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Harper's Choice Columbia Council Candidates Q&As

The Columbia Council and Village Board elections are on April 23rd and ballots can be submitted now. See the Voting and Election information for Harper's Choice website for voting instructions. Ashley Vaughan and Alan Klein are the two candidates running for Columbia Council to be the Harper's Choice representation on the Columbia Association Board of Directors. Here are their responses to these questions.


Question #1. What do you think is the role of a member of the CA Board of Directors?

Ashley Vaughan

Alan Klein

Our role is to represent the best interests of the people that live in our community. We guide the mission and objectives of Columbia Association, an organization that we interact with in a variety of ways, at all ages, on a daily basis. It is our responsibility to lead with values that continue pushing Columbia towards the inclusive community it was created to be.

​There are actually two answers to that question, reflecting the dual nature of The Columbia Association.


On the one hand, CA Board members are directors of a multi-million-dollar corporation and therefore do what board members do. They set policy for the organization, including determining the Mission, Vision, and Values that the organization adopts. They hire the CA President and oversee their work.


On the other hand, CA is also a homeowners’ association and, in many ways, the “quasi-government” of Columbia. It is the chief keeper and protector of the values that Jim Rouse infused into Columbia from the beginning:

- Respect the land

- Be a complete city, not just a bedroom community

- Be a place for people, which includes racial and economic integration and keeping development to a human scale

- Make a profit for those who take the risks to make the first three goals happen


CA Board members represent the community and, with the exception of the fourth goal, which Howard County oversees, need to keep these goals in the forefront as they guide CA into the future.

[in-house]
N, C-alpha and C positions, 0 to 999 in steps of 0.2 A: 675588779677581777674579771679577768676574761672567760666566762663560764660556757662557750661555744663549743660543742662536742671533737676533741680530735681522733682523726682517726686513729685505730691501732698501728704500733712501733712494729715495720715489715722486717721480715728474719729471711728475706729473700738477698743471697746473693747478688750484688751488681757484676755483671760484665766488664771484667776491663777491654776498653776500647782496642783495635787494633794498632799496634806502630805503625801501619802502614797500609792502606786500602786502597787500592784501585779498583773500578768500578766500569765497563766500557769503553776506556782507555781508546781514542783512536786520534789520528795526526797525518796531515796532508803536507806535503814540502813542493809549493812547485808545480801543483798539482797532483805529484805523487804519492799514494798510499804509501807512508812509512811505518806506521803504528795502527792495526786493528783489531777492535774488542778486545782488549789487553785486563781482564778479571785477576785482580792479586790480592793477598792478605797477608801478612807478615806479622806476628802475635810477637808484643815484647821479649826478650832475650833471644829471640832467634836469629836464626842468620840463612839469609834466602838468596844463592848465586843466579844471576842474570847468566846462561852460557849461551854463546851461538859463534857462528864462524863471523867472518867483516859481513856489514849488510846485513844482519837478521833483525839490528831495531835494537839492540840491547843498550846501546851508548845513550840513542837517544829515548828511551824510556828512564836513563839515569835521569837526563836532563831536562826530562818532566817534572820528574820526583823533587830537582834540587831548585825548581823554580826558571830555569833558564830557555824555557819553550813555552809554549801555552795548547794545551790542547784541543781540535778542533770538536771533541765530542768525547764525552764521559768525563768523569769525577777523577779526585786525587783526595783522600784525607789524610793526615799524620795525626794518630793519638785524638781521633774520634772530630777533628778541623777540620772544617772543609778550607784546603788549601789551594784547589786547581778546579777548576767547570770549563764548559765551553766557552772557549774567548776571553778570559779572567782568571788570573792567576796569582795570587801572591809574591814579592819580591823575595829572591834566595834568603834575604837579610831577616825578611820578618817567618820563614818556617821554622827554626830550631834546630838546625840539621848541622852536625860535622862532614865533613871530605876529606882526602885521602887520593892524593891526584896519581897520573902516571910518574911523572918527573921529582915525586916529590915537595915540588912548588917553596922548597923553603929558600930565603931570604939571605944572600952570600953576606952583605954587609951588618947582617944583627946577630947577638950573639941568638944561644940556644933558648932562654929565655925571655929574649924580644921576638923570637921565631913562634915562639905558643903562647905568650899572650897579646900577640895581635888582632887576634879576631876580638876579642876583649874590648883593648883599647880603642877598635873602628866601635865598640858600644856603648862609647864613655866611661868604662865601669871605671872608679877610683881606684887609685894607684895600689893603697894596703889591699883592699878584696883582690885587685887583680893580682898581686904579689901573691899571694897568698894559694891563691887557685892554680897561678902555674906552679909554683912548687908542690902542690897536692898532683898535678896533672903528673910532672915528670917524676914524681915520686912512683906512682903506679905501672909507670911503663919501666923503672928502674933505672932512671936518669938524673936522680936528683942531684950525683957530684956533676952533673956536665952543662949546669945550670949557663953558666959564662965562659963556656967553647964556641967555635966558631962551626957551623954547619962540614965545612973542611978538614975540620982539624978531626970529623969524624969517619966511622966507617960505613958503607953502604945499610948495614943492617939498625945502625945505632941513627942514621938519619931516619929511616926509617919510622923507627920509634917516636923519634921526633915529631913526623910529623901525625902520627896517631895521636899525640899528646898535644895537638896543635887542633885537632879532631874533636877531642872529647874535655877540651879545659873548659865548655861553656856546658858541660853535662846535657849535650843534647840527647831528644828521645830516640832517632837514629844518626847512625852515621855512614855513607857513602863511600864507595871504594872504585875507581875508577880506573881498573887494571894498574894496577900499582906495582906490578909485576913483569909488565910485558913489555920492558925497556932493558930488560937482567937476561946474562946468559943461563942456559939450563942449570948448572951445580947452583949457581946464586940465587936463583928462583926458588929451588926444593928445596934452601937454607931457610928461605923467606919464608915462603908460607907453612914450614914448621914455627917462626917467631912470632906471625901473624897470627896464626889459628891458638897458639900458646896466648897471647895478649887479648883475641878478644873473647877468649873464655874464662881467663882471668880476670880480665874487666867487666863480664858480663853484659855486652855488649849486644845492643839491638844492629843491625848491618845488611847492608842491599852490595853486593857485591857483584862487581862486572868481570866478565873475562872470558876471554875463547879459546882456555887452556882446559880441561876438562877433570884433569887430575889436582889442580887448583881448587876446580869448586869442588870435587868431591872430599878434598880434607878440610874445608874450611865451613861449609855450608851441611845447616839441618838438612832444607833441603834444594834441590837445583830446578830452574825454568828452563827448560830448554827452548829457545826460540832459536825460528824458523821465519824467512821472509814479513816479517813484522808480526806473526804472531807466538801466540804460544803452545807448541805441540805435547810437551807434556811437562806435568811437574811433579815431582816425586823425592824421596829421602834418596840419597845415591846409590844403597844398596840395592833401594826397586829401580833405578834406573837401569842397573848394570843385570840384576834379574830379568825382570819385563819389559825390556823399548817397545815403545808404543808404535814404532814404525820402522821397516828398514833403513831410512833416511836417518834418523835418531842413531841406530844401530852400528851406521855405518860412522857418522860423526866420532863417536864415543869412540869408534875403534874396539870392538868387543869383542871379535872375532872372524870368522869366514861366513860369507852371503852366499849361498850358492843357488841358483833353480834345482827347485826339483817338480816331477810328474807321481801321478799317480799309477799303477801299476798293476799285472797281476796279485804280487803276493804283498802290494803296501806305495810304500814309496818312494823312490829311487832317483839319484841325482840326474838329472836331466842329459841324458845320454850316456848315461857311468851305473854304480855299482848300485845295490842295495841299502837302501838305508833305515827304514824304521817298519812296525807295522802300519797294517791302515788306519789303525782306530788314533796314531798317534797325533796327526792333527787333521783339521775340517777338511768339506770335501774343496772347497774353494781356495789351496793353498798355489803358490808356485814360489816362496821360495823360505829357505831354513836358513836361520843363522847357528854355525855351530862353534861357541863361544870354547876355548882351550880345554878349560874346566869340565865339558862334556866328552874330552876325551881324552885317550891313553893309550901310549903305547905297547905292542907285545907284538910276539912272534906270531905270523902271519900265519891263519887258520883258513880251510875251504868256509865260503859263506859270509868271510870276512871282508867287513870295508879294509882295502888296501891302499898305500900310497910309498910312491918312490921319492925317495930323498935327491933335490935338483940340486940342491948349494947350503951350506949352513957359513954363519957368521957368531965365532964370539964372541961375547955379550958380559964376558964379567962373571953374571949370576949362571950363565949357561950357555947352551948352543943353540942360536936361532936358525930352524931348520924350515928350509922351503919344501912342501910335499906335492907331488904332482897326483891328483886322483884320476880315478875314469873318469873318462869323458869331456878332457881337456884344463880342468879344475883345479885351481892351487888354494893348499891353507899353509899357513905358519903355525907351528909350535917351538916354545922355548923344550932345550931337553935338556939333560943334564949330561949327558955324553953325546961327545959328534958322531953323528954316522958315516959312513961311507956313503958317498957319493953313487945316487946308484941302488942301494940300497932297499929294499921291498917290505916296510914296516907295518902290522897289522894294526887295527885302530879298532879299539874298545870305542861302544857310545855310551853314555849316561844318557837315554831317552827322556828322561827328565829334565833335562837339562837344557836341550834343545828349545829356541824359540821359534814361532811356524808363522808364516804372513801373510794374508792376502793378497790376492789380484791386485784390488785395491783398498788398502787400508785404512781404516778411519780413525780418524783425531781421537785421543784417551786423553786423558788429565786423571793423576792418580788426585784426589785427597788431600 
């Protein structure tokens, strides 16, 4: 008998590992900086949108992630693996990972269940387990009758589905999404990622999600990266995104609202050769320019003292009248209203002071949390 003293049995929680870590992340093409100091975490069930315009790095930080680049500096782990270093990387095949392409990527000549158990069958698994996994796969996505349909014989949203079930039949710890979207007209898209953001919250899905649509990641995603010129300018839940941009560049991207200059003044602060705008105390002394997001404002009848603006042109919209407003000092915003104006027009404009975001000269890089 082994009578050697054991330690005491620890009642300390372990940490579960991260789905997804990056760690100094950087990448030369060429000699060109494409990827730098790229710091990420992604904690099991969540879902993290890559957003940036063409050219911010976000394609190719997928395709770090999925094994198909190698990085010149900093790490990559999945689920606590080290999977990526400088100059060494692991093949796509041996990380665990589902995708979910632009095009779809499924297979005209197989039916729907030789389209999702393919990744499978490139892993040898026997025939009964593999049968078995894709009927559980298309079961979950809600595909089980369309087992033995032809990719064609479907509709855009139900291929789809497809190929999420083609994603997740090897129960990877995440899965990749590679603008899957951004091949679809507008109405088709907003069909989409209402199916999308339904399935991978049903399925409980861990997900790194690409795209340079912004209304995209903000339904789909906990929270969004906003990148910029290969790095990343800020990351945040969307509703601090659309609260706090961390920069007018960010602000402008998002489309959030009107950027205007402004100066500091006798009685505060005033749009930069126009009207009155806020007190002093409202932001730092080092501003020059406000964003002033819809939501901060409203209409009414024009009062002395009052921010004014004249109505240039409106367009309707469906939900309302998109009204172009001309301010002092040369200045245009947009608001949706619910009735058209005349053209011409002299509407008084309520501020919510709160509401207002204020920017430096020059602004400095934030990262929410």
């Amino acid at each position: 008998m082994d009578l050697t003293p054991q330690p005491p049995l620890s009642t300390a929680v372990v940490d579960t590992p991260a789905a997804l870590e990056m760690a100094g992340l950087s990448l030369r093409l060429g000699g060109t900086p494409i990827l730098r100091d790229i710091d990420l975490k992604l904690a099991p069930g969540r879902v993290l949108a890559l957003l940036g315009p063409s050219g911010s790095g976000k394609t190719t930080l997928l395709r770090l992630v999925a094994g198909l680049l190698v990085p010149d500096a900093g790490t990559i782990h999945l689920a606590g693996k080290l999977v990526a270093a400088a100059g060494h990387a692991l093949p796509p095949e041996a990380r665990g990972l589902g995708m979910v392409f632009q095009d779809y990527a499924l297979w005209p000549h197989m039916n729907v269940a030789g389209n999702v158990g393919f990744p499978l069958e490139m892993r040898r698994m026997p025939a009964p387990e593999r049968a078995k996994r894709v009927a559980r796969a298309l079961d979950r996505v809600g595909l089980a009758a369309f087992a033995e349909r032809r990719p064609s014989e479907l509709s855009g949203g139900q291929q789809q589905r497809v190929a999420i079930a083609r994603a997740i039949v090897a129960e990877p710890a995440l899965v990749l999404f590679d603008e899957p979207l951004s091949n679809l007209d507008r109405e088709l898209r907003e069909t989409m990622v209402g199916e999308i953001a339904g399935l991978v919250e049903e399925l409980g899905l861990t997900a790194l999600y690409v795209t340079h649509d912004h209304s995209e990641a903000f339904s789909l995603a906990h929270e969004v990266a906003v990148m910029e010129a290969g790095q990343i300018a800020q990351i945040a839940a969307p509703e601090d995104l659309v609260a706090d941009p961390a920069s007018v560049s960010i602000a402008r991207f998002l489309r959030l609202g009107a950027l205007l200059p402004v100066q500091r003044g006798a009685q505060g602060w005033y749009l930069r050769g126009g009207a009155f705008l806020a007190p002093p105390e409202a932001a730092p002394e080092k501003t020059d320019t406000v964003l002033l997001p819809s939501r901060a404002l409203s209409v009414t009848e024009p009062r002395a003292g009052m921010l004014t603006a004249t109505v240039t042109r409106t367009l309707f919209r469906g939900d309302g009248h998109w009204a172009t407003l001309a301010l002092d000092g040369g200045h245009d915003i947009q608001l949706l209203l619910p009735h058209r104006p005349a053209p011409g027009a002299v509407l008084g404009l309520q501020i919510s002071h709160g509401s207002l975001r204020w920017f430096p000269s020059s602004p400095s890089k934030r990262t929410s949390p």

Question #2. Rank the following CA programs and services in order of how important these initiatives are to you. Explain your rankings and identify any items in the list that you believe CA should increase funding to?


List: Maintaining and Protecting Open Space; Outdoor Pools; Sports and Fitness (ie. Gyms, Golf, Tennis, Indoor Aquatics, etc.); Pathways; Parks and Play Areas; Village Association Funding; Events; Sustainability; Diversity, Equity, and Inclusion Initiatives; Lakefront Improvements; Arts and Culture Programs; Youth and Teen Programs

Ashley Vaughan

Alan Klein

1. Diversity, Equity, and Inclusion Initiatives

2. Maintaining and Protecting Open Space

3. Pathways

4. Sustainability

5. Outdoor Pools

6. Parks and Play Areas

7. Village Funding

8. Sports and Fitness (ie. Gyms, Golf, Tennis, Indoor Aquatics, etc.)

9. Lakefront Improvements

10. Youth and Teen Programs

11. Arts and Culture Programs

12. Events

Some signature qualities of Columbia are our diversity, great schools, and beautiful open spaces – plus all those paths that connect you from one place to another! Those qualities are the same ones that I prioritize. DEI is foundational to what Columbia is, and we must continue to invest in integration, resource equity, and accessibility.

The pathways are one of my favorite features of Columbia. In addition to the benefit of exercising along the paths, they provide critical access for people to travel without a vehicle. We are the stewards of our land and are responsible for protecting and enacting local initiatives that support sustainability.

Our facilities like outdoor pools, parks, gyms, and sporting locations, are another special Columbia feature. As the pandemic began, we had some issues with stabilizing staffing for some of these facilities. Ensuring this valuable facet of Columbia life improves is vital for the future of our community, as they have a great impact on our mental health, physical health, and social support.

- Village Association Funding

- Sustainability

- Diversity, Equity, and Inclusion Initiatives

- Maintaining and Protecting Open Space

- Pathways

- Parks and Play Areas